Tuesday, October 23, 2012

Over and Over

Third ride at the new place today. We were on the schedule for a jumping lesson. I pretended that Cuna hadn't had the biggest spook of his life yesterday in the new arena (relocating all four feet three whole times) and tried to ignore the threatening clouds and sprinkling rain.

Ack! Jumping lesson. We have these ritzy new jumps with panels and flower boxes and gates and blindingly white poles.

Cuna felt fabulous warming up--he LOVES the new footing. It's packed sand (I think?) and he doesn't have to sink in every stride. I worked on going forward and back and throwing in some small circles to keep him flexible.

Despite how awesome my horse was going, I felt like a peanut. Tight, nervous, and curled up. Not useful. Steph had us canter in to a 2'9"ish square oxer to start the day. I put my leg on, cantered towards it, and sat perfectly still while my brain locked up and my horse leaped sideways and ran out. Two strides out, he asked, "Really?" and I was so tense I couldn't respond, "Yes."


Steph put it down to a 2'6"ish square and stood on the right side to close the easy out. We trotted in so I'd feel better kicking (another idea of hers) and when Cuna said, "Really?" I said, "YES." He hopped right over, then galloped across the diagonal. I brought him back to a bouncier canter to get over the green gate with red flower boxes. It was small and non-threatening.

Leg, leg, leg, and over we went! We kept doing the figure 8 a few more times until I was able to ride to the fence, keep my butt out of the saddle over the jump, and bring him back on the far side. I finally started feeling secure in my position. We mixed up the course--green gate towards home, then square oxer to green gate bending line, then add in the outside line with flower boxes to white gate (3'!)

I rode the first three jumps great. Cuna was forward and flowing. My position was strong. As we cantered around the corner to the new flower boxes, I felt strong and confident. He motorcycled the turn a bit, but I had my leg on...


This was the first time it actually irritated me. All our other problems were because I was locking up and not riding. This one?? Not ok! Steph pointed out that I just let him get long and strung out through the turn and then motorcycle. Not exactly a good ride. Ooops.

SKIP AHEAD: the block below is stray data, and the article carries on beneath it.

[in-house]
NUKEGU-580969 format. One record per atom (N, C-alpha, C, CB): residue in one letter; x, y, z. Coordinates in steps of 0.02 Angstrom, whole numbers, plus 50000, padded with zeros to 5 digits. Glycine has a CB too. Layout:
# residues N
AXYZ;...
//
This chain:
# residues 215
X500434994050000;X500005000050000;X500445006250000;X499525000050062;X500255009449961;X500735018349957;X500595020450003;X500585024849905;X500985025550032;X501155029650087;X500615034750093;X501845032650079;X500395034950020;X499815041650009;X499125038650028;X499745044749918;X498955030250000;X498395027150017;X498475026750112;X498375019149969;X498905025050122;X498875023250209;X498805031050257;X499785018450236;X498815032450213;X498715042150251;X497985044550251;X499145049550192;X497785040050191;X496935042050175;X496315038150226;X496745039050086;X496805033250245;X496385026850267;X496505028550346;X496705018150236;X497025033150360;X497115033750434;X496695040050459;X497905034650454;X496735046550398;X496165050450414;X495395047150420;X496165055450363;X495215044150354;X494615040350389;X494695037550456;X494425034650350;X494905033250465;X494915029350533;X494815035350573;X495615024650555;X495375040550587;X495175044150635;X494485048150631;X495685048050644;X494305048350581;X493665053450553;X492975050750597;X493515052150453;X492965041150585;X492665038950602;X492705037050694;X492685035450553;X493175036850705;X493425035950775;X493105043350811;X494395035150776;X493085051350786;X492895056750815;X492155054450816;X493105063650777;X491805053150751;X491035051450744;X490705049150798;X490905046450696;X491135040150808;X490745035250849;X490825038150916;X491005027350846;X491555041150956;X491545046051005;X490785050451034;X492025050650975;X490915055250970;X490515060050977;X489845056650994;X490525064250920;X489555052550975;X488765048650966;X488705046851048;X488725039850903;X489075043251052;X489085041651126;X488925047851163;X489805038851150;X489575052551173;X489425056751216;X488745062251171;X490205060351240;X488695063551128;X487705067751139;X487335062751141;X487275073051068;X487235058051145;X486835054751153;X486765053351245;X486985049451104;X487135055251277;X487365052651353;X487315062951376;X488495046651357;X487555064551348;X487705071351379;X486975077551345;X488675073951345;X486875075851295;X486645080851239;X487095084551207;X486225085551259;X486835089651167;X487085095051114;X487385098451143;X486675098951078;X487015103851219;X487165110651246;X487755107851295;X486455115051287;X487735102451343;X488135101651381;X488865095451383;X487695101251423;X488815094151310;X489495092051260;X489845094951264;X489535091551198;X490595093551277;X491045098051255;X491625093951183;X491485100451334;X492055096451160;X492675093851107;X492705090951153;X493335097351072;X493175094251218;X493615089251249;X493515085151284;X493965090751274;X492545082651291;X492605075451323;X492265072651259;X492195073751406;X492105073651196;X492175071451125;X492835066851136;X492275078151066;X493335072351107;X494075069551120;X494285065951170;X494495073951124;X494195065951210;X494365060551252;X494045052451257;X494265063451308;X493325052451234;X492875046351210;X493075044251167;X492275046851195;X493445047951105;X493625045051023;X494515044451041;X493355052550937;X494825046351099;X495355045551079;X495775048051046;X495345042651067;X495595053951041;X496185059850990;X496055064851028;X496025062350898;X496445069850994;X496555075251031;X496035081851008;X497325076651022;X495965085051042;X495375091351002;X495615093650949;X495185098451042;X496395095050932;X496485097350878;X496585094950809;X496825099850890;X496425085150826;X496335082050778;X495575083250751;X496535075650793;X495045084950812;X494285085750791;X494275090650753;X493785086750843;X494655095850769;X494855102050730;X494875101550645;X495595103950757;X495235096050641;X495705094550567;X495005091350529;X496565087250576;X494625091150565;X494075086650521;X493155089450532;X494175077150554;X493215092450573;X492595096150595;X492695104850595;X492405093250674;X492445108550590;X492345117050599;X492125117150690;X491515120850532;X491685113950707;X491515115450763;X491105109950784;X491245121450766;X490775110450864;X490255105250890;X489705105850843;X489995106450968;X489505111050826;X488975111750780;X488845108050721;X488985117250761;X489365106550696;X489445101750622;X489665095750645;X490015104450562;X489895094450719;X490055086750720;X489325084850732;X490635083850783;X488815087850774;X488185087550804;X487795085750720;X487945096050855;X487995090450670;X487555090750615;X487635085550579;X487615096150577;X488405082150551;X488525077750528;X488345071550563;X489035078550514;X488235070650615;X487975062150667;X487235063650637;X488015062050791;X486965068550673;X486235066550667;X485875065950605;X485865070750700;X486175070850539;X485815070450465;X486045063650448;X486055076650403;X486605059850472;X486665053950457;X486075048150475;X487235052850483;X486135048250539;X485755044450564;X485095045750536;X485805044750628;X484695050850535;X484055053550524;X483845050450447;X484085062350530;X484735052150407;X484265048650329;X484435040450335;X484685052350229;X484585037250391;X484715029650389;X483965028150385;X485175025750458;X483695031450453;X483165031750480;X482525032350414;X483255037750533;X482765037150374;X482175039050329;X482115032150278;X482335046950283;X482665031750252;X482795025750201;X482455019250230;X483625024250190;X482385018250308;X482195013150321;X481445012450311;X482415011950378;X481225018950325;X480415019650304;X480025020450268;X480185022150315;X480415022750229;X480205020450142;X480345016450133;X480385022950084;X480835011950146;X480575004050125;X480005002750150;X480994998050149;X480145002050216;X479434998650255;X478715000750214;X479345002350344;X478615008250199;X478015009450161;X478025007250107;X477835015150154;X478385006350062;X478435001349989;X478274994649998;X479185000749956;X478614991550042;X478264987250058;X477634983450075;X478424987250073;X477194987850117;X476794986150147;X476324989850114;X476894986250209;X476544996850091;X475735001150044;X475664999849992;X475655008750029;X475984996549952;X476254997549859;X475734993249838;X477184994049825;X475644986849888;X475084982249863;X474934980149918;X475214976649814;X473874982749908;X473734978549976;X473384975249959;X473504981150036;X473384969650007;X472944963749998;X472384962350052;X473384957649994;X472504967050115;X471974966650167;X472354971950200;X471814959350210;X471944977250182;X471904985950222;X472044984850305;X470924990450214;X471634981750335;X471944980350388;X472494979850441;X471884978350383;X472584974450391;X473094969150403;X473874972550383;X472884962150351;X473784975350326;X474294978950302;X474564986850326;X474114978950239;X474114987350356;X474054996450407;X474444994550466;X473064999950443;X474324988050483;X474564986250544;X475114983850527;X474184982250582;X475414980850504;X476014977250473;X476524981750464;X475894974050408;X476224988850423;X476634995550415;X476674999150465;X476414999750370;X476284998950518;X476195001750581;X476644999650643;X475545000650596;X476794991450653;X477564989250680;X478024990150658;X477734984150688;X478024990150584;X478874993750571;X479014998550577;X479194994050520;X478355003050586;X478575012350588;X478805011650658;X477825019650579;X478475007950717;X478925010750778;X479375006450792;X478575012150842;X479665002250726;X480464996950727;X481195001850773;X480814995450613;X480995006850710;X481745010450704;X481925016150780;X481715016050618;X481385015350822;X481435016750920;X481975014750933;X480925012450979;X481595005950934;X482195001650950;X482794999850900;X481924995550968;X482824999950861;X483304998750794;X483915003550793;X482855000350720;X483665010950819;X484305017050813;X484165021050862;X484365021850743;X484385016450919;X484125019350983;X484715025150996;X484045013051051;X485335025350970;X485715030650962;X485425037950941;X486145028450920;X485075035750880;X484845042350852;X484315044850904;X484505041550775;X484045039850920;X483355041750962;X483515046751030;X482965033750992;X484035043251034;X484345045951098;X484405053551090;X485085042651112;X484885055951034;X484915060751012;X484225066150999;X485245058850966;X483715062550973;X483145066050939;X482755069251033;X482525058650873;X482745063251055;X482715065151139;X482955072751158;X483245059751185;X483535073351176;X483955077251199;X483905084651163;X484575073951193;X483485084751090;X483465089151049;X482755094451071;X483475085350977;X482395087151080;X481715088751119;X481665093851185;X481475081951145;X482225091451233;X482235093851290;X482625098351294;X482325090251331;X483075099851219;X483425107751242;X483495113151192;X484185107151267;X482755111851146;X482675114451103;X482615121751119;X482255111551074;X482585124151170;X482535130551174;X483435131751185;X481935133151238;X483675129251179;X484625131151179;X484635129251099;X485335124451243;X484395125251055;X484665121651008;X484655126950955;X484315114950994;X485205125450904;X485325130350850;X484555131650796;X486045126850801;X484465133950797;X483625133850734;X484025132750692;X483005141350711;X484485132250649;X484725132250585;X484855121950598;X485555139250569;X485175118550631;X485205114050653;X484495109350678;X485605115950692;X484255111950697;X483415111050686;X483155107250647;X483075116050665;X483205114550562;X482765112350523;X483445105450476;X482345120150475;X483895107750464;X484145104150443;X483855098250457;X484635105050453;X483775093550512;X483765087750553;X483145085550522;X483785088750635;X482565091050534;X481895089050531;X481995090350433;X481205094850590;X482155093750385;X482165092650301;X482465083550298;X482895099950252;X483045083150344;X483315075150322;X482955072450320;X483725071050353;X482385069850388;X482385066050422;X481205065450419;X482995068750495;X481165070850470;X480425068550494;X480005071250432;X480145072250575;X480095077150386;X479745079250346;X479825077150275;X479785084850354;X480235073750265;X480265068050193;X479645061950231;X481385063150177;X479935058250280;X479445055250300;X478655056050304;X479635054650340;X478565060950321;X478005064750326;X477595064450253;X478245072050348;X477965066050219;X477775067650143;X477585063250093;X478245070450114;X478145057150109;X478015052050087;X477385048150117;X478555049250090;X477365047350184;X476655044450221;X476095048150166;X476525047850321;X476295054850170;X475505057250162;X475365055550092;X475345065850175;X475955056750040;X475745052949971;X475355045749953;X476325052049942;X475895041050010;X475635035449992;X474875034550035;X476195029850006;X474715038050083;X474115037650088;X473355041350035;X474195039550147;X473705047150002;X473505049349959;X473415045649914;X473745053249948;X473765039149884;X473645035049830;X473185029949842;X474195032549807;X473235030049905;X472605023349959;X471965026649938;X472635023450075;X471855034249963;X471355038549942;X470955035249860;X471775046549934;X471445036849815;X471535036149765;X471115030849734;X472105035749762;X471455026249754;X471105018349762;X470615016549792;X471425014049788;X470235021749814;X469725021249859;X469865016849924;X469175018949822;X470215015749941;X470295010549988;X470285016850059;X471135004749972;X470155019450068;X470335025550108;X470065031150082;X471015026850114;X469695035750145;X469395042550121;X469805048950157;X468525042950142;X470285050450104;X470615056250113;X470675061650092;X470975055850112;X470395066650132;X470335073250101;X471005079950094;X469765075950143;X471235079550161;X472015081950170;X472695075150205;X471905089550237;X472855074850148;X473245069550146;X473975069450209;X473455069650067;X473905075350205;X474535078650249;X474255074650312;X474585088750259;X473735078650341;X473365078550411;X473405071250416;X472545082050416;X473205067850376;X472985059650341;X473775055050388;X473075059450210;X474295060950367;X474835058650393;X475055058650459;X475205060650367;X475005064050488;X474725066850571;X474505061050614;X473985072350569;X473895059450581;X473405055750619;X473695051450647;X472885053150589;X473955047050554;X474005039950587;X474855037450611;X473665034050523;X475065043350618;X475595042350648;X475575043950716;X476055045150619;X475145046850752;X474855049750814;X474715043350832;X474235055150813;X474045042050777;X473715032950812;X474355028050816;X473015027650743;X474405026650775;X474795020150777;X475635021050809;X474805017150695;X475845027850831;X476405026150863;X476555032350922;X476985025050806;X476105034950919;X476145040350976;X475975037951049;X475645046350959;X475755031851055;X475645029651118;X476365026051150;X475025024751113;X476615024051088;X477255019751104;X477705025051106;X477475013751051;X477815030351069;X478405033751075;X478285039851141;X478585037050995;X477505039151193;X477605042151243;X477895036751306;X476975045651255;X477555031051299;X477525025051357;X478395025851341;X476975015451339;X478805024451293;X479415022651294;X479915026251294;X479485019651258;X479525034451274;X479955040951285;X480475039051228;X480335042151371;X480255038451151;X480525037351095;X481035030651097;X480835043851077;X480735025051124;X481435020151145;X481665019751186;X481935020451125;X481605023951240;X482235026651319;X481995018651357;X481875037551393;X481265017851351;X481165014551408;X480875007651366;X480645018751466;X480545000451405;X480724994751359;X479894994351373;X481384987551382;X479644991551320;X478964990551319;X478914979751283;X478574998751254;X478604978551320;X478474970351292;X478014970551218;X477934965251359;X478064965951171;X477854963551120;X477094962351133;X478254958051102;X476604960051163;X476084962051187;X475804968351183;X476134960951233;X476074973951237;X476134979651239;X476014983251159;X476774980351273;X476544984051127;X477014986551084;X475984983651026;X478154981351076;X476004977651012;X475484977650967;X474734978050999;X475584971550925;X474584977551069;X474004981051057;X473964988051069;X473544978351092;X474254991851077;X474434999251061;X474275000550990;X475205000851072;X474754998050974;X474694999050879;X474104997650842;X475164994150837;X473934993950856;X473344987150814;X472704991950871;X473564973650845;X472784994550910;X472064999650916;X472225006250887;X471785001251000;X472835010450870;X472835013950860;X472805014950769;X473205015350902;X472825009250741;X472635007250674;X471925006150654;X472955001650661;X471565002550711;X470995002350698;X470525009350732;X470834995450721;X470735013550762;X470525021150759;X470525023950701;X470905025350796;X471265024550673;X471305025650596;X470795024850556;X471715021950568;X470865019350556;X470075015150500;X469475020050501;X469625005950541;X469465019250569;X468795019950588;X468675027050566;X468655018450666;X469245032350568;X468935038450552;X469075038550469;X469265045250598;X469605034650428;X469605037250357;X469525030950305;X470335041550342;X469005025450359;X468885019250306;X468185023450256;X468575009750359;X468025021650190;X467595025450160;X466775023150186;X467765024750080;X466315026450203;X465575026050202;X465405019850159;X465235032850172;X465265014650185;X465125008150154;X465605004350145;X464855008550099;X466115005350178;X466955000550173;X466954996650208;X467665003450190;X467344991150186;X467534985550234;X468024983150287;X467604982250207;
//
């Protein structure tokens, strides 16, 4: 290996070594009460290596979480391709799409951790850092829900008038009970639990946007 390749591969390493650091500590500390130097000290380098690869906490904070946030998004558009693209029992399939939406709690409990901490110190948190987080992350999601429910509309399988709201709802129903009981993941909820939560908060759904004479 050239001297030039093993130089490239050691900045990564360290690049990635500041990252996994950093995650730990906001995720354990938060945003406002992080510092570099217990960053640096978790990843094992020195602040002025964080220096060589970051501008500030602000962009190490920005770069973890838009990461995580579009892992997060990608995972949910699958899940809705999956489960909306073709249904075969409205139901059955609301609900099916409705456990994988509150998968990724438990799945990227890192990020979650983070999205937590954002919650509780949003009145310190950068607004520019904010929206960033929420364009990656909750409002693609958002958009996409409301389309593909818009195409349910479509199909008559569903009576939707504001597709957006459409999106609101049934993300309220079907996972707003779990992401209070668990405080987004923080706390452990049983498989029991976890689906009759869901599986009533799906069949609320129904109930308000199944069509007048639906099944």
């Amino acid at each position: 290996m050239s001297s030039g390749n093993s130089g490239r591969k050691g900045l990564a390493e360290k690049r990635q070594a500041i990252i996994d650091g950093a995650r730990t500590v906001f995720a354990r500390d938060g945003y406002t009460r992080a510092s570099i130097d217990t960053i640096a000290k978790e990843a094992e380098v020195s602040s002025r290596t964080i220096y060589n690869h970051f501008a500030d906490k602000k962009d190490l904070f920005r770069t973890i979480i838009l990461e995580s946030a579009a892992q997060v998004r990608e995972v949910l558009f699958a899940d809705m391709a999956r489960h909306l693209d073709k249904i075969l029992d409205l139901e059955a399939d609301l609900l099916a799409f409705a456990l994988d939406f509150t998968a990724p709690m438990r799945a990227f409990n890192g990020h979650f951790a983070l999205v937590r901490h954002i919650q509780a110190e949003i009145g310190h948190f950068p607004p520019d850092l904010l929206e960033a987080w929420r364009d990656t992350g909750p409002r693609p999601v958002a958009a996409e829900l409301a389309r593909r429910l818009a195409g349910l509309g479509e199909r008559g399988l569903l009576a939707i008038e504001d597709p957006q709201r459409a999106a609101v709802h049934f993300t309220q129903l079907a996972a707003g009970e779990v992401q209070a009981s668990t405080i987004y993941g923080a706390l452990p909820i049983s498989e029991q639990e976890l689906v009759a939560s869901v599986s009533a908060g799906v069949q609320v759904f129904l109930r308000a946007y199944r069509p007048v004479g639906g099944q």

Take II.

I gave myself plenty of room, got a proper canter, sent him forward, and brought him back before making the turn to the jump. I changed his balance by tightening my core and getting tall with my upper body instead of pulling. I kept his inside hind engaged around the turn, and we motored right down the line. At the last stride, I realized that I needed to pick either 5 or 6 strides, and chose 6. Cuna SLAMMED on the brakes. Hell no lady. Choose distance before fence, KTHXBAI.

Again, oops.

Take III.

Just the outside line. Instead of sending him on a straight line towards the barn, Steph had us change direction. Going away from the barn would reduce the mad galloping we were doing. She told me to stay out of the saddle on the landing, so my seat didn't shoot him forward, then advised a strong half halt as soon as we landed to hold for the six.

I got a lovely canter, rode to the 3' vertical like nothing, stayed out of the saddle, and felt a lovely canter towards the oxer. I chose not to half halt because he felt so nice... ooops, and we're running out again. Damn.

After I complain that I had a lovely canter, he didn't shoot off, and I intentionally left out the half halt, Steph points out that just because a horse is running faster doesn't mean their stride is bigger. Even though he was on a lovely stride, I still needed to half halt. The jumps are big enough now that he's not going to let me get away with shoddy riding.

Take IV

Ok. Good canter. Bouncy. Over the first jump, stay out of the saddle, BIG HALF HALT, settle for the 6 strides to the scary oxer and we popped out politely.

I didn't ask Steph for video of today because, seriously, it was rough. I haven't jumped much lately due to moving/travelling/October in general, and it showed. Plus we're ramping up the difficultly level, and Cuna is expecting more from me. I can do it and he's completely honest and up front about it, but today was not the prettiest ride ever.

That said, wow, what a difference a year (and an old man horse) makes. This time last year, I would have crapped my pants at the thought of the jumps we did today. Just think: the least "scary" jump to me was a brand new 3' white gate. Yeah. Not a crossrail.

Occupy crossties. Demand cookies. 
On top of that, this is why Cuna is so perfect for me. He saved me, over and over, when we started together. Over little fences, he requires almost nothing from the rider. Now that we're jumping up, he's really teaching me to ride. He's a packer, but he doesn't just give things to me. So not only is he the cutest and most loveable old man in the barn, he's still my schoolmaster. What a guy!

PS I promise I will take actual pictures of the new barn, plus the snazzy jumps, and many more shots of everyone's favorite Cunafish tomorrow. This whole "one pic a day" thing isn't doing it for me.


  1. Smart boy, that Cuna. He's going to teach you to ride despite your every effort not to learn. *VBWG*

    Good analysis of what went wrong. That is the sign of a good rider in the making.

  2. You mean your horse made you actually RIDE?! ;-) All kidding aside, congrats on the progress and a big "YAY!" for wise old-man teacher Cuna.

  3. Sounds like you learned a lot in this lesson. :D The perfect ones aren't always the most beneficial. Cuna rocks!


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